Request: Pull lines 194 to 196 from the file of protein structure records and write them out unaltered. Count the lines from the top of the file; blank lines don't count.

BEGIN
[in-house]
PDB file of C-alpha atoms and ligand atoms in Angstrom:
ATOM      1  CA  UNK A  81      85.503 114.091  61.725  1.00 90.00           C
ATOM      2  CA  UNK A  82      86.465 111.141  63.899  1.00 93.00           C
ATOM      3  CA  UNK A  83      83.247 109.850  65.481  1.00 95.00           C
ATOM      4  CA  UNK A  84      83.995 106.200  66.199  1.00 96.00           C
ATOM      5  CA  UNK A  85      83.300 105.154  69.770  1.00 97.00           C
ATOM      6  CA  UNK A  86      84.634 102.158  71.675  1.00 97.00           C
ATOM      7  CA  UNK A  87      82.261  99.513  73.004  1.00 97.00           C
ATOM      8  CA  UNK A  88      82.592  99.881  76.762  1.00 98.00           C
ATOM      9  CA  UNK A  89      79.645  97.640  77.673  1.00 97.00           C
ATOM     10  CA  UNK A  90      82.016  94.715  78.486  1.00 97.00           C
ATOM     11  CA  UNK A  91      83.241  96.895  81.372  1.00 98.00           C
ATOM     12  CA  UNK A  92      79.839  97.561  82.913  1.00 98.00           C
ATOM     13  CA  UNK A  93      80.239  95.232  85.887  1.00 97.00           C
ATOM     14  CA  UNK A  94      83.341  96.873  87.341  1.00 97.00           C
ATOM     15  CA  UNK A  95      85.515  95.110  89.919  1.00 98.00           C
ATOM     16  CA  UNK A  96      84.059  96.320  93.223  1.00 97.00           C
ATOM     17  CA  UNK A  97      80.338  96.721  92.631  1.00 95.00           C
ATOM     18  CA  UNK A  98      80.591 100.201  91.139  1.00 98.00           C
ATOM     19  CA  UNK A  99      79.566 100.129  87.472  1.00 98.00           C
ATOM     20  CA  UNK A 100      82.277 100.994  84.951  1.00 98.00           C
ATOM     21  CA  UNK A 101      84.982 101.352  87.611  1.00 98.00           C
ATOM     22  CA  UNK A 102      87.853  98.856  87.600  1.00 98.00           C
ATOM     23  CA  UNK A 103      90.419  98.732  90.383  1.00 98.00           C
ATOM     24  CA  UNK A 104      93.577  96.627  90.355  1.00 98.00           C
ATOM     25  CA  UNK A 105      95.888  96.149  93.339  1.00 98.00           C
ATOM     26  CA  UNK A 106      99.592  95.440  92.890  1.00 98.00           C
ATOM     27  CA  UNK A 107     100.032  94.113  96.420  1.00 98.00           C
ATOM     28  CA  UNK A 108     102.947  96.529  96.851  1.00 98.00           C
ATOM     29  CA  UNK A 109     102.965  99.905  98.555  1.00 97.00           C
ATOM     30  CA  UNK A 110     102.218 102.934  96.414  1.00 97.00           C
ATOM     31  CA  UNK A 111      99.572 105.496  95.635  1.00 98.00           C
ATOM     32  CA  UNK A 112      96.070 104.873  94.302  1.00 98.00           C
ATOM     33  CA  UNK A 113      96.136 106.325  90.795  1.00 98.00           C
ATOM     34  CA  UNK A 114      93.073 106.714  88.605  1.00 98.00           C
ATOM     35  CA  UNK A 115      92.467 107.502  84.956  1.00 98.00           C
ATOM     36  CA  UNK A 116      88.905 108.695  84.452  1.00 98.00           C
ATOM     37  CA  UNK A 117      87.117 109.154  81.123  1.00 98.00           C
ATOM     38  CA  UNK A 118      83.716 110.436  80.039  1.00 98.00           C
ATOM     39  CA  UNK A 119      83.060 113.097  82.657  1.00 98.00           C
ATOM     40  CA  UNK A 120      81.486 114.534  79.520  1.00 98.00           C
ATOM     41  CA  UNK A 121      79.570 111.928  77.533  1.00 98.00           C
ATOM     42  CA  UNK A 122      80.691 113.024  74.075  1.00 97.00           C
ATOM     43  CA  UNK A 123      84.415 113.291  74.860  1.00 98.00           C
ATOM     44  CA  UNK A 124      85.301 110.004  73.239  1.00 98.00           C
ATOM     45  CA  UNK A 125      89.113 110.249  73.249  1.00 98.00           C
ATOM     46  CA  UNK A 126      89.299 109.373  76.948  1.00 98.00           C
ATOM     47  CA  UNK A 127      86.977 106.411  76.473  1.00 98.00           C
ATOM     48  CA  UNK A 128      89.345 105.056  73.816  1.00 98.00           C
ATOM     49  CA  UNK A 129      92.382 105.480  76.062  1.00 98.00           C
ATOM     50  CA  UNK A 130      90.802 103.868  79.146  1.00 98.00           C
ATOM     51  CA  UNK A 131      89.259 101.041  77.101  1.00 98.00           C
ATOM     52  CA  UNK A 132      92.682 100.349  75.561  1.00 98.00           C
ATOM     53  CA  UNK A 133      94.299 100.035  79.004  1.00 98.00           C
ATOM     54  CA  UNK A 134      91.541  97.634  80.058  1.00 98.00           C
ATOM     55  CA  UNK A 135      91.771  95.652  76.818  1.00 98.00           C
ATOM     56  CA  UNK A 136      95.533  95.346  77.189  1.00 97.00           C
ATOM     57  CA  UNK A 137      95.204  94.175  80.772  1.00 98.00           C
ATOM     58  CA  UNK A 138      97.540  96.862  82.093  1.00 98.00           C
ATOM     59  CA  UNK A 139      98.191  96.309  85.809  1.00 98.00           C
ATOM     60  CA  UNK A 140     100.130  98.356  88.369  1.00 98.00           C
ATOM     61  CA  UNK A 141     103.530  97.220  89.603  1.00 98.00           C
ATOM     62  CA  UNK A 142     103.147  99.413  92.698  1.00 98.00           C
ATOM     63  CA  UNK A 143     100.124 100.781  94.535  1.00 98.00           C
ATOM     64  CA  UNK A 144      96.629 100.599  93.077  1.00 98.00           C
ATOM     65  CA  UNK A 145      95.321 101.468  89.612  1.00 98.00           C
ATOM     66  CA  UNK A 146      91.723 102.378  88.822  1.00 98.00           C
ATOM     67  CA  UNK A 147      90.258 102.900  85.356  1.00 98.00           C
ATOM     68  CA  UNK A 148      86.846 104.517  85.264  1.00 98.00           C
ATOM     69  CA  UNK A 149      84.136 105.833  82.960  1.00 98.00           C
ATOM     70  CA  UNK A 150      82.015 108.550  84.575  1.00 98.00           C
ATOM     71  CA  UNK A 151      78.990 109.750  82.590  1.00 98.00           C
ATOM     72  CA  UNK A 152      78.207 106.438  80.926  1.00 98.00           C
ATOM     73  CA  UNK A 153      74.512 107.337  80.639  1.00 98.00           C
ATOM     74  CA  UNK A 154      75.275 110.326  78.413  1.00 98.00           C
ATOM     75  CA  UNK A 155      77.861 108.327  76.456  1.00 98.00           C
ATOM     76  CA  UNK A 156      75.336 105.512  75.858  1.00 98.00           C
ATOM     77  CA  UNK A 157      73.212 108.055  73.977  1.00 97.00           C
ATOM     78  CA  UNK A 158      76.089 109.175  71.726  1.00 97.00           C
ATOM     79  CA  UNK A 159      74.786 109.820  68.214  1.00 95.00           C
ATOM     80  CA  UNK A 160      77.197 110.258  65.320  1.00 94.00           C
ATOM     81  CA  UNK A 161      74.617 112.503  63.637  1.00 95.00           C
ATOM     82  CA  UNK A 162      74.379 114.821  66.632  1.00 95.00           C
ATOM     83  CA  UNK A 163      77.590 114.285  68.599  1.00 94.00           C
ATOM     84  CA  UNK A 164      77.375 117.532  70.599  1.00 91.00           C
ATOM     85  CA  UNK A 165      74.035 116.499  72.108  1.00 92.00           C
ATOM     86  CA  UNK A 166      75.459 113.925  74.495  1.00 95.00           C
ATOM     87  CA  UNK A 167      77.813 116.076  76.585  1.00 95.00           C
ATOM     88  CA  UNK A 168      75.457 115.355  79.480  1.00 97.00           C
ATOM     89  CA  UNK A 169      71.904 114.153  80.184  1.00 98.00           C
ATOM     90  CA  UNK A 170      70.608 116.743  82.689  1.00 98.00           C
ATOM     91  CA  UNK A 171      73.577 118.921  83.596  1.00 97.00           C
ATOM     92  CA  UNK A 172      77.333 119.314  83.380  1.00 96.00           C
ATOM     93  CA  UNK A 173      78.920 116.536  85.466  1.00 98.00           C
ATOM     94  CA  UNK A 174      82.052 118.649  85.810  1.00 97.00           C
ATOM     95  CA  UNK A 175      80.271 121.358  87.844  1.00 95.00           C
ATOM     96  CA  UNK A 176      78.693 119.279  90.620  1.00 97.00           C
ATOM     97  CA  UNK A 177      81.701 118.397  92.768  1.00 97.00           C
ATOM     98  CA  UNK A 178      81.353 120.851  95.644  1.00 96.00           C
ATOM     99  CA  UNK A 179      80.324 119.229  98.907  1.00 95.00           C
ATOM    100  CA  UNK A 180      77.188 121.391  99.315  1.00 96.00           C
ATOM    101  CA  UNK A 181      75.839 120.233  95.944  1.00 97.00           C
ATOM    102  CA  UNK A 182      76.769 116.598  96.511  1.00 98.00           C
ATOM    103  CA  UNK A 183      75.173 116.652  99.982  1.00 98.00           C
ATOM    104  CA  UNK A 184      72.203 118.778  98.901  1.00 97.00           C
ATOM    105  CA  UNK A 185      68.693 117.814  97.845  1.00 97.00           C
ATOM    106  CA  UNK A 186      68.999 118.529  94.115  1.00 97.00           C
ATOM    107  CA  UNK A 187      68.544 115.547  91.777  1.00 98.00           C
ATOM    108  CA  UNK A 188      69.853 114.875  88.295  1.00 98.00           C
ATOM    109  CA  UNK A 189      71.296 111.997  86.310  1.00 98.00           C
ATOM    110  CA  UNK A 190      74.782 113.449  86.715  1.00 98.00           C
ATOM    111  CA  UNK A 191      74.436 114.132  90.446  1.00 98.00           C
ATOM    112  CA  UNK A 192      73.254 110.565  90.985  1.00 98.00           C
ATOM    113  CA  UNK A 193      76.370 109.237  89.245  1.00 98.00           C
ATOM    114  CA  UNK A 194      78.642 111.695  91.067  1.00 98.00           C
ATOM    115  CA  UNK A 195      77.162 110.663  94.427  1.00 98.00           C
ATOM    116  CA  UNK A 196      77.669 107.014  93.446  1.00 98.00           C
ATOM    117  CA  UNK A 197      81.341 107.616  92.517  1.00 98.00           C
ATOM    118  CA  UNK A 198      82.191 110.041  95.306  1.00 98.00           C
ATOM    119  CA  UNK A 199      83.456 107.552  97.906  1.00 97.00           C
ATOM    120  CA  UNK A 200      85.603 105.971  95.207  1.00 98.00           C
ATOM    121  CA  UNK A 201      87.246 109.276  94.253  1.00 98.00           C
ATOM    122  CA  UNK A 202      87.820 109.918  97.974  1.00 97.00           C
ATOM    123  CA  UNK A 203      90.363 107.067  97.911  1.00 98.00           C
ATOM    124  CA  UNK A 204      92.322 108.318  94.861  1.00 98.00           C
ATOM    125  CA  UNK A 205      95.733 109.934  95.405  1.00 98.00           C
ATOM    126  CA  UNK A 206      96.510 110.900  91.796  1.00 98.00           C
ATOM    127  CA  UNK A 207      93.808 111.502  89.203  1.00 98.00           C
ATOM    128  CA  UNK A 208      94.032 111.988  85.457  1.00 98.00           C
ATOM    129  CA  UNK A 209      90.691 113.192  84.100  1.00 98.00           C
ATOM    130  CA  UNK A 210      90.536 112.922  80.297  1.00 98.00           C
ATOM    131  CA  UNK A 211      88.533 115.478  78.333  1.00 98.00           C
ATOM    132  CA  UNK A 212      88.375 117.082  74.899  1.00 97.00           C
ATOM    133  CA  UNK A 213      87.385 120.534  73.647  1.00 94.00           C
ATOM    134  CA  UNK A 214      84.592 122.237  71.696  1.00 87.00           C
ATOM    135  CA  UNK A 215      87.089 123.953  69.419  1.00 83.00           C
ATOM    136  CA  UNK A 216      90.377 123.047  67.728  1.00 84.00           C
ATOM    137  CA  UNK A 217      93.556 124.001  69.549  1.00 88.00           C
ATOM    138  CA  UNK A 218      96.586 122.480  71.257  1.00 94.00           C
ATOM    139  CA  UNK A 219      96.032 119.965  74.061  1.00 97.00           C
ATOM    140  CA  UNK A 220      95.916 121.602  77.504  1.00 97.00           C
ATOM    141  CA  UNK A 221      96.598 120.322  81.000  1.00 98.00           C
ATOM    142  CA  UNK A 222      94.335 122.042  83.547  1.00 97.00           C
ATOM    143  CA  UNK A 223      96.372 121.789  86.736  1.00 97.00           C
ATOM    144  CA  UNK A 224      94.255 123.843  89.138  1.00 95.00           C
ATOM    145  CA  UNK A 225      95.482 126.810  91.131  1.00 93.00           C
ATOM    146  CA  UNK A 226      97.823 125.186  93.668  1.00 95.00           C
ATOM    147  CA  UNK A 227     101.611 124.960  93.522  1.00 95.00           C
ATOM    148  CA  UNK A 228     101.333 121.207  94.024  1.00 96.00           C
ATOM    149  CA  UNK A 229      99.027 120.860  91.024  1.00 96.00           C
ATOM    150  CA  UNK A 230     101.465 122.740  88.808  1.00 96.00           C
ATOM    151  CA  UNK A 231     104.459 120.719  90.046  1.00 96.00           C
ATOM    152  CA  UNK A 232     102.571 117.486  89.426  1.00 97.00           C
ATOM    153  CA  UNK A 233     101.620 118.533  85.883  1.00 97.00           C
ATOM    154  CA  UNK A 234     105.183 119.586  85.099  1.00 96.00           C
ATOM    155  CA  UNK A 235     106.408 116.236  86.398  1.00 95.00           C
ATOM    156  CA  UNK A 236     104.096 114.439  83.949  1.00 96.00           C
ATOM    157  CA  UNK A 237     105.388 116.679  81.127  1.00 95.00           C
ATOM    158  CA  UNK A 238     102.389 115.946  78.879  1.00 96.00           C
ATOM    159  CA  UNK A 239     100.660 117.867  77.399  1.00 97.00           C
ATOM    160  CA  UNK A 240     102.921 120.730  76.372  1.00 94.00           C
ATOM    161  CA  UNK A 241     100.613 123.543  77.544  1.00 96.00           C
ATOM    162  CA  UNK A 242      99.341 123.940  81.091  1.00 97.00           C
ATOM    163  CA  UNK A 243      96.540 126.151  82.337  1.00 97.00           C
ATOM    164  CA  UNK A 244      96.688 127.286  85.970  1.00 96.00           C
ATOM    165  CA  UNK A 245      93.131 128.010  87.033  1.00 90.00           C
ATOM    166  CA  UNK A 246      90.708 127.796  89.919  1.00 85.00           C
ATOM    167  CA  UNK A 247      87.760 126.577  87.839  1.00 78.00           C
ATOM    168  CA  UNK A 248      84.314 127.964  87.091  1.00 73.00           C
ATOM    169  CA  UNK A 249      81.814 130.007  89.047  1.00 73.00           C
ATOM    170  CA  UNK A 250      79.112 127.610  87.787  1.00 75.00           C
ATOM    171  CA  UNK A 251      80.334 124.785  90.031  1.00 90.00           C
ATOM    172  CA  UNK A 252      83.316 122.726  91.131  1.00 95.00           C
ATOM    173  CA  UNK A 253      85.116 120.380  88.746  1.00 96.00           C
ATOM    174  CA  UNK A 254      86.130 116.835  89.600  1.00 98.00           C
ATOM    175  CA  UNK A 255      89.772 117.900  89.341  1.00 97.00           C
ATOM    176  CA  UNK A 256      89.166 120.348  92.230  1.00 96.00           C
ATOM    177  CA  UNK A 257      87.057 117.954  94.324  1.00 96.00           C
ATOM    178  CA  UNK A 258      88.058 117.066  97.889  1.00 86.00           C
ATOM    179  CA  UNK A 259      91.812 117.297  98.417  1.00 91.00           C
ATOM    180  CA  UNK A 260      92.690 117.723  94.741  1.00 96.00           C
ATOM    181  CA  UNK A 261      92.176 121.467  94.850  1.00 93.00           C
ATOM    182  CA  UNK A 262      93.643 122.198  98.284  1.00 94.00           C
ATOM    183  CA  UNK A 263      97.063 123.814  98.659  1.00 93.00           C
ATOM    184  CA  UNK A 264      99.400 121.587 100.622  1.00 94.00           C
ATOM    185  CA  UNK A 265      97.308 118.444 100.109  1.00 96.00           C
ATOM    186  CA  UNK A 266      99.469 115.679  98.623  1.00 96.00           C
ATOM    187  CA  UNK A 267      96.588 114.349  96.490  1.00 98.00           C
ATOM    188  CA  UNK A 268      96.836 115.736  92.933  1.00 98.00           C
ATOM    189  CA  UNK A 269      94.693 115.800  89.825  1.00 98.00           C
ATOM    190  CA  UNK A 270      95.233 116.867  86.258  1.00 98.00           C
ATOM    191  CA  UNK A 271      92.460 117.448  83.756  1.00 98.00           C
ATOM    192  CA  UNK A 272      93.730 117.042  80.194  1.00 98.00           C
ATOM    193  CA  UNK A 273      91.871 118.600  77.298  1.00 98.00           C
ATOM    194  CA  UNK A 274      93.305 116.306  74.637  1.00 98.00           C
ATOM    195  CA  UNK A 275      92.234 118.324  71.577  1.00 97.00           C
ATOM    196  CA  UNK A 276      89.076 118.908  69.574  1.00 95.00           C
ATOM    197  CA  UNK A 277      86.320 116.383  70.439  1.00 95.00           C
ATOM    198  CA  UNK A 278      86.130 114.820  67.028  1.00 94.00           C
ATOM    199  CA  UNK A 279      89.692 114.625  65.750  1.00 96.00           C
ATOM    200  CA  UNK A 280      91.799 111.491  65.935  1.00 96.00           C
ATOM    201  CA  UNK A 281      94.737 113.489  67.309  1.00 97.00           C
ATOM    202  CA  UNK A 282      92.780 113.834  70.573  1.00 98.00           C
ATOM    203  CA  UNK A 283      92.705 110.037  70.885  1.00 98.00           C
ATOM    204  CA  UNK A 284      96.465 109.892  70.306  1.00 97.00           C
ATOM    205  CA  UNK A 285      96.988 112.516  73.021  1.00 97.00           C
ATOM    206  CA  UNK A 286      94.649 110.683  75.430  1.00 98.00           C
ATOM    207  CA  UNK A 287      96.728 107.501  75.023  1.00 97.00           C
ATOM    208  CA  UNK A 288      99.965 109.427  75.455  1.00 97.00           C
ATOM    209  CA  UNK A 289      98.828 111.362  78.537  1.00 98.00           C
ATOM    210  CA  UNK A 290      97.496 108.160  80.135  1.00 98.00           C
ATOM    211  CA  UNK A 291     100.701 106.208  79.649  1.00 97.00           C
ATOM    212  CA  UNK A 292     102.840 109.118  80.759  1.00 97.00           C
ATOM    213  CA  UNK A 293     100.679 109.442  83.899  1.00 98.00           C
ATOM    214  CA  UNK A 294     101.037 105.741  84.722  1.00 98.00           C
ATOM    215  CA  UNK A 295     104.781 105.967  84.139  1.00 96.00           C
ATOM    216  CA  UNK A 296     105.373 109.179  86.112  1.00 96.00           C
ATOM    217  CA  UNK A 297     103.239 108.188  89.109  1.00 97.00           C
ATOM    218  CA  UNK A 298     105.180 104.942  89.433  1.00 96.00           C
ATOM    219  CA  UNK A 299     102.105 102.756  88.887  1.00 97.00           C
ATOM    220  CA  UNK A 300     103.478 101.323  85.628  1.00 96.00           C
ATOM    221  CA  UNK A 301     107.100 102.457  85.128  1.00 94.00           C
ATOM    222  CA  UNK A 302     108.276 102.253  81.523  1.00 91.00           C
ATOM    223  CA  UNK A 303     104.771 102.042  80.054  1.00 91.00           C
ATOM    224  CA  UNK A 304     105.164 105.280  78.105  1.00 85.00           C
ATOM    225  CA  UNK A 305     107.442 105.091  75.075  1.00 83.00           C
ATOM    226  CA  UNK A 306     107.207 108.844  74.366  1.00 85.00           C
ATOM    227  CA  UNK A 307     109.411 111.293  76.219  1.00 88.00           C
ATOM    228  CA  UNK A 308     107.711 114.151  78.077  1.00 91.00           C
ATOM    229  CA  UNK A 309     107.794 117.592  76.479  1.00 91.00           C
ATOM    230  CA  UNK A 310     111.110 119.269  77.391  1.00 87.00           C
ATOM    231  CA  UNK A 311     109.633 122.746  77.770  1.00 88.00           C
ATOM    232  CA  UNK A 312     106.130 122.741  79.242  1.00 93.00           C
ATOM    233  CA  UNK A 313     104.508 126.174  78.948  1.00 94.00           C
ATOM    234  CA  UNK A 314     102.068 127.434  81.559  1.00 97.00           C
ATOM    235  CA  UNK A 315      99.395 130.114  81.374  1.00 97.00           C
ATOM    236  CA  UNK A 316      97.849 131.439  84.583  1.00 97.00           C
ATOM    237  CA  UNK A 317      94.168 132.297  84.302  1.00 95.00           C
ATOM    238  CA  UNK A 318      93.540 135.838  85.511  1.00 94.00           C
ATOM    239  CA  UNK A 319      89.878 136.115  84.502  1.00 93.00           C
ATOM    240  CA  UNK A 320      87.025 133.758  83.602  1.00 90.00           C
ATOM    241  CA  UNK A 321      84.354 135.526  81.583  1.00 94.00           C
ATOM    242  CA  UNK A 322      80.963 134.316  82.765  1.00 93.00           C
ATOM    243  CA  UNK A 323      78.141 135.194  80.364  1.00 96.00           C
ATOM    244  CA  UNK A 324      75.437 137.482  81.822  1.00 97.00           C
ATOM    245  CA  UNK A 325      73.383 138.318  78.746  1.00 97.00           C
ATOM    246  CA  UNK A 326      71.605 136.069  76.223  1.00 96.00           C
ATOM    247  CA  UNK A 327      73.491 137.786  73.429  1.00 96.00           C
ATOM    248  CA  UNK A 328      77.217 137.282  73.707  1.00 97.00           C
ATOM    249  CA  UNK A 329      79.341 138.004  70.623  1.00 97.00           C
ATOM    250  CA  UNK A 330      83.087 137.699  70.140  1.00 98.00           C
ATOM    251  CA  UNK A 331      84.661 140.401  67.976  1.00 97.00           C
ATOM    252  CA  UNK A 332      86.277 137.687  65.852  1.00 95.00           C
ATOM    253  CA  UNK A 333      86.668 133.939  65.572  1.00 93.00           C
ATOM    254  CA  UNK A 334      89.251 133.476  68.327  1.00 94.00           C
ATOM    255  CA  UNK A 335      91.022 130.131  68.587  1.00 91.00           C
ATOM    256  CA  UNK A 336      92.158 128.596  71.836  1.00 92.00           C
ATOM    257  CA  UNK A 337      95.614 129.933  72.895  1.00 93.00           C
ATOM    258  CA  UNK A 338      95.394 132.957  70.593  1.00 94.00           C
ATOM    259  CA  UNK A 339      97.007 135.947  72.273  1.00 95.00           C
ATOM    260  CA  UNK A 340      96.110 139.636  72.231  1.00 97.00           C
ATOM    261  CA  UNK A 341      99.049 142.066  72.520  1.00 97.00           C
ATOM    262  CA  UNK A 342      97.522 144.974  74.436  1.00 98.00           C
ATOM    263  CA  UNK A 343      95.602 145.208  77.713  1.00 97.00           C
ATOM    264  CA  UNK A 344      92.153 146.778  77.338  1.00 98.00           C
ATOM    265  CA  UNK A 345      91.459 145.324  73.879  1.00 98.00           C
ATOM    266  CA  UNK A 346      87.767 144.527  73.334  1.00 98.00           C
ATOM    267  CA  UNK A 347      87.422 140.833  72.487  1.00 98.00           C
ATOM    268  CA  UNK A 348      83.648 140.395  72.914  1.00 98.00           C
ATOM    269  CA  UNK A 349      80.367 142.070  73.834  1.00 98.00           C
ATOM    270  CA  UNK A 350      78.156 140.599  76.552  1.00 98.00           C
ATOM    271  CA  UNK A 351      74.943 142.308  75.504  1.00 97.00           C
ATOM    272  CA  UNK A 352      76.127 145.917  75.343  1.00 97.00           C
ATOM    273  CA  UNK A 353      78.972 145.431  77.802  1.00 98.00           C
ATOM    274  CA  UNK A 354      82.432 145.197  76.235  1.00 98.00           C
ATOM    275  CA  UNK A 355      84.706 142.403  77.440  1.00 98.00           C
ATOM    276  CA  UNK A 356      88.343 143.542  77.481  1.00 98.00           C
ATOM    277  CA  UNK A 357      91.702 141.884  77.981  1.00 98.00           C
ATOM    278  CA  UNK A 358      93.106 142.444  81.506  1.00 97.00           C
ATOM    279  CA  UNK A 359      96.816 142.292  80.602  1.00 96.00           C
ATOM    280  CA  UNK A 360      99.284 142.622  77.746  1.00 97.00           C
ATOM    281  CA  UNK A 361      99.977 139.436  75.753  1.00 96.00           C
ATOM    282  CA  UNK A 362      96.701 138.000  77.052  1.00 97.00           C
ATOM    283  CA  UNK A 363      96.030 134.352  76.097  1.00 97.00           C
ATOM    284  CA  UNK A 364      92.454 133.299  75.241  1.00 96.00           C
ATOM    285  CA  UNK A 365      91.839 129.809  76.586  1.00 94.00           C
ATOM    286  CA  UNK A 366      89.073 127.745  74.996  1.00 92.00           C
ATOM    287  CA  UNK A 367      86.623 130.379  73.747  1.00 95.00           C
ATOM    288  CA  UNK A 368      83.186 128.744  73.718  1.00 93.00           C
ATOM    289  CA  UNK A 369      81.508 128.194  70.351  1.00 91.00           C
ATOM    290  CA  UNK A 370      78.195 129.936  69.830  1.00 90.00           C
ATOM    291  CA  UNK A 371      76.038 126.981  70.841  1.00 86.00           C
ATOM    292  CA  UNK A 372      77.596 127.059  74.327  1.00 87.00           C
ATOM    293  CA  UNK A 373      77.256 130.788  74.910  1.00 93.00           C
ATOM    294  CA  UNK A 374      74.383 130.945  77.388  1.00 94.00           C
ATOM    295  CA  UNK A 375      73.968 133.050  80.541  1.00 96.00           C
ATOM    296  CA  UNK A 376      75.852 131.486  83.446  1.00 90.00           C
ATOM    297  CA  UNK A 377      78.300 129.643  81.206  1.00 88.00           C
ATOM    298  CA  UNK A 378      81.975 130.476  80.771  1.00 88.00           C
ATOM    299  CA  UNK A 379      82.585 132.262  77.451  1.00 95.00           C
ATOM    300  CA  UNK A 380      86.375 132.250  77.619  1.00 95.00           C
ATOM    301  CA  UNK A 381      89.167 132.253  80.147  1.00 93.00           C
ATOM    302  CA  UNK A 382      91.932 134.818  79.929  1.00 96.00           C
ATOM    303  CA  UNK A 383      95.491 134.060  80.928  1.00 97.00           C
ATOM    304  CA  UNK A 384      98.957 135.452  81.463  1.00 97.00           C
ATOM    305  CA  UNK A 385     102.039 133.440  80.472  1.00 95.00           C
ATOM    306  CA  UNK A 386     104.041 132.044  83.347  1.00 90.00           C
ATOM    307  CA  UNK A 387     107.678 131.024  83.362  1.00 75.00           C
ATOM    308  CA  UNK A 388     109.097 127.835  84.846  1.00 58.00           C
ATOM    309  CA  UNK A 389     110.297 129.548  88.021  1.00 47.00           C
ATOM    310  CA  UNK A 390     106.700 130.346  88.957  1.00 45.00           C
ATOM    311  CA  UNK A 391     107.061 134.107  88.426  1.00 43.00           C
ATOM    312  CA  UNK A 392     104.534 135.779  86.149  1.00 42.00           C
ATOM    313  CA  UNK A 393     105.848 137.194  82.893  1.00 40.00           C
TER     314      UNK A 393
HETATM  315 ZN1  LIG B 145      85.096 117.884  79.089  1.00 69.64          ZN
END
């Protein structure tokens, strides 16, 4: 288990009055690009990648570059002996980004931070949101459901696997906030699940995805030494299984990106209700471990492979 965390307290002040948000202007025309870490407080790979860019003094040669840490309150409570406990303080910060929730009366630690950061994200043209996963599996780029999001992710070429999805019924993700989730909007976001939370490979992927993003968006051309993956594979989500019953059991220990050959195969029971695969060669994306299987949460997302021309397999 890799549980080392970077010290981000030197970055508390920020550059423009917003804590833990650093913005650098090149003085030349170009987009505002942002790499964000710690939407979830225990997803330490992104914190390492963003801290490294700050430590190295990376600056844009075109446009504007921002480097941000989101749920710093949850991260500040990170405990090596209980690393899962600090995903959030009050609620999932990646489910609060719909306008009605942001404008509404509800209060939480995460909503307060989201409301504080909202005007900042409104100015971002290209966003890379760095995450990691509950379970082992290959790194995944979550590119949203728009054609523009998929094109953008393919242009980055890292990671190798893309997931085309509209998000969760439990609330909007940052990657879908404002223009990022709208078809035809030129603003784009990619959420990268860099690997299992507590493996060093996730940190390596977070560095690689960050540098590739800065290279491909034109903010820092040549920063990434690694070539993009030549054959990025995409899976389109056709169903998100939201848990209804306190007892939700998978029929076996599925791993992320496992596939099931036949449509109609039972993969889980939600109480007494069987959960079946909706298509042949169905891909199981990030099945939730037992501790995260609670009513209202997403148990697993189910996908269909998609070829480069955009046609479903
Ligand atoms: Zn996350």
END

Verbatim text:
ATOM    192  CA  UNK A 272      93.730 117.042  80.194  1.00 98.00           C
ATOM    193  CA  UNK A 273      91.871 118.600  77.298  1.00 98.00           C
ATOM    194  CA  UNK A 274      93.305 116.306  74.637  1.00 98.00           C